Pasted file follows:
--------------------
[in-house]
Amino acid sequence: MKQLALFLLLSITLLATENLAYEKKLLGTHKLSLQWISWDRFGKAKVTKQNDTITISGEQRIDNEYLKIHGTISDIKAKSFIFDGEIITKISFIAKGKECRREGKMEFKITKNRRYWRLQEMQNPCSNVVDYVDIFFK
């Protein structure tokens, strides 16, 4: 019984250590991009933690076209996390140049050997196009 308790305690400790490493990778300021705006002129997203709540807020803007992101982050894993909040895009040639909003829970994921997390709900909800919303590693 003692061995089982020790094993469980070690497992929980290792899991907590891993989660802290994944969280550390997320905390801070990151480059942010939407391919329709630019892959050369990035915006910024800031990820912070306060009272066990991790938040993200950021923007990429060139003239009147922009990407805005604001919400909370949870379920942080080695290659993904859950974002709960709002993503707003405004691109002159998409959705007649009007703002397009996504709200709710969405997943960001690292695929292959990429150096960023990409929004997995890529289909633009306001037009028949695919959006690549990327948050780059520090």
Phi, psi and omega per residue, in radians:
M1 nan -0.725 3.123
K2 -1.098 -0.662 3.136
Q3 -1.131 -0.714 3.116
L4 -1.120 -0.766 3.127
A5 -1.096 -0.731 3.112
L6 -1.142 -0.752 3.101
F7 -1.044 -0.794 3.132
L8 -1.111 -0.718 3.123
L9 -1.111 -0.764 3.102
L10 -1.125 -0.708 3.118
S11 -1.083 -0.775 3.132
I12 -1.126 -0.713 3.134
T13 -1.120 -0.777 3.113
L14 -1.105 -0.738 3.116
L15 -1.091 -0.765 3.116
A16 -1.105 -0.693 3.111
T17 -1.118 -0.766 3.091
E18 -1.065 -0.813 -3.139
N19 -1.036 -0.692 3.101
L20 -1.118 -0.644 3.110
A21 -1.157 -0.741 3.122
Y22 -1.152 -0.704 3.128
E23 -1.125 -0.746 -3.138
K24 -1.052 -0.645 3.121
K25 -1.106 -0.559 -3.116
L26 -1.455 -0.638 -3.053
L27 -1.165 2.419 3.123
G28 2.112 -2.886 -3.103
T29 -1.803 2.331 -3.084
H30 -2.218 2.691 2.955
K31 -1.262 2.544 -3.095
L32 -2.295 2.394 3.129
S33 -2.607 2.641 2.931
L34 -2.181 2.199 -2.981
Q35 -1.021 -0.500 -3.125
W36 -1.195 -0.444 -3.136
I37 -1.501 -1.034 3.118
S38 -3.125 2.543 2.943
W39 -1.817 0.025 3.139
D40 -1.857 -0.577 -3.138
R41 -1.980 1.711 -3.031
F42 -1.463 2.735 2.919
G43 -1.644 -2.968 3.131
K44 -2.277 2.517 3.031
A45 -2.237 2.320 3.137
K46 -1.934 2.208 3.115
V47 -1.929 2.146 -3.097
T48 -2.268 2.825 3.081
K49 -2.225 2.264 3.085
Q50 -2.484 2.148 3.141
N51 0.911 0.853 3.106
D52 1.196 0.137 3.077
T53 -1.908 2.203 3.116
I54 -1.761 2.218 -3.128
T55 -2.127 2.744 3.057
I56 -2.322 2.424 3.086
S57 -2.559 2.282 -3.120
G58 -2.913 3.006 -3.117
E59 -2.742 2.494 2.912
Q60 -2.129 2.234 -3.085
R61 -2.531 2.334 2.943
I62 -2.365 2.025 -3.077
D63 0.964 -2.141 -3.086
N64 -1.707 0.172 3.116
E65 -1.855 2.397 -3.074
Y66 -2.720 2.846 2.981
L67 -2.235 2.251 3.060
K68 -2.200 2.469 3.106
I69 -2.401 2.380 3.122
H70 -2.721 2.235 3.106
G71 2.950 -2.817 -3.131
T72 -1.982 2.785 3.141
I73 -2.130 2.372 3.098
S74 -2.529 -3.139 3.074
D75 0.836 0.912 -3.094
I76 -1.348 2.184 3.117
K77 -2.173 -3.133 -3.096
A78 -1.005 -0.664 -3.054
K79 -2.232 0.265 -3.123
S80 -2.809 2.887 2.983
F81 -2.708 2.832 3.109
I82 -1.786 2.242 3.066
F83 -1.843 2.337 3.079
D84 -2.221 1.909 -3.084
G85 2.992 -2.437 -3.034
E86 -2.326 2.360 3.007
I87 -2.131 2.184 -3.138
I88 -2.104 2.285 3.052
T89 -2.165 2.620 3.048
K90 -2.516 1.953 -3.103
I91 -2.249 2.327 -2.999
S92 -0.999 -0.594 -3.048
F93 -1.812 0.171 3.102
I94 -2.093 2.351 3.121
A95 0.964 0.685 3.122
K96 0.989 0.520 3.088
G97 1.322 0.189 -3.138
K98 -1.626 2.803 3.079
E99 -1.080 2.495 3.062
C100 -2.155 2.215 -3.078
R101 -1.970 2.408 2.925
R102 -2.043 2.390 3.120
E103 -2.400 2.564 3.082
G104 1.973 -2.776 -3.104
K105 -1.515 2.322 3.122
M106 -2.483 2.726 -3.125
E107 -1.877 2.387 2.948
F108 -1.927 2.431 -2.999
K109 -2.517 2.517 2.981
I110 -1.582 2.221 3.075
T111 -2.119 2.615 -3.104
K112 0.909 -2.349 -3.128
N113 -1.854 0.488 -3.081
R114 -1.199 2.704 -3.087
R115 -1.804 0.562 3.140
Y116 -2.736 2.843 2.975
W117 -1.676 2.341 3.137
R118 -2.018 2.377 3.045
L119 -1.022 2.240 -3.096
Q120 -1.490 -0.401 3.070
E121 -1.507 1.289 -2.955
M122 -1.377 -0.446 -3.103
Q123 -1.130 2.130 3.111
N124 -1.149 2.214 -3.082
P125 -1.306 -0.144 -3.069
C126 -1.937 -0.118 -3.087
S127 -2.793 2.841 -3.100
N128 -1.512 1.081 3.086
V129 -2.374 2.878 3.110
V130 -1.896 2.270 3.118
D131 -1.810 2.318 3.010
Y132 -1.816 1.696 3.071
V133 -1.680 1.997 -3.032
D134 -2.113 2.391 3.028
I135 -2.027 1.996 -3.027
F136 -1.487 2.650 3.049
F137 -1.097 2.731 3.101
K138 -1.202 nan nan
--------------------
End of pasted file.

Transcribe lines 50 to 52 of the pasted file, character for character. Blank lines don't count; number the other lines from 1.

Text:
K46 -1.934 2.208 3.115
V47 -1.929 2.146 -3.097
T48 -2.268 2.825 3.081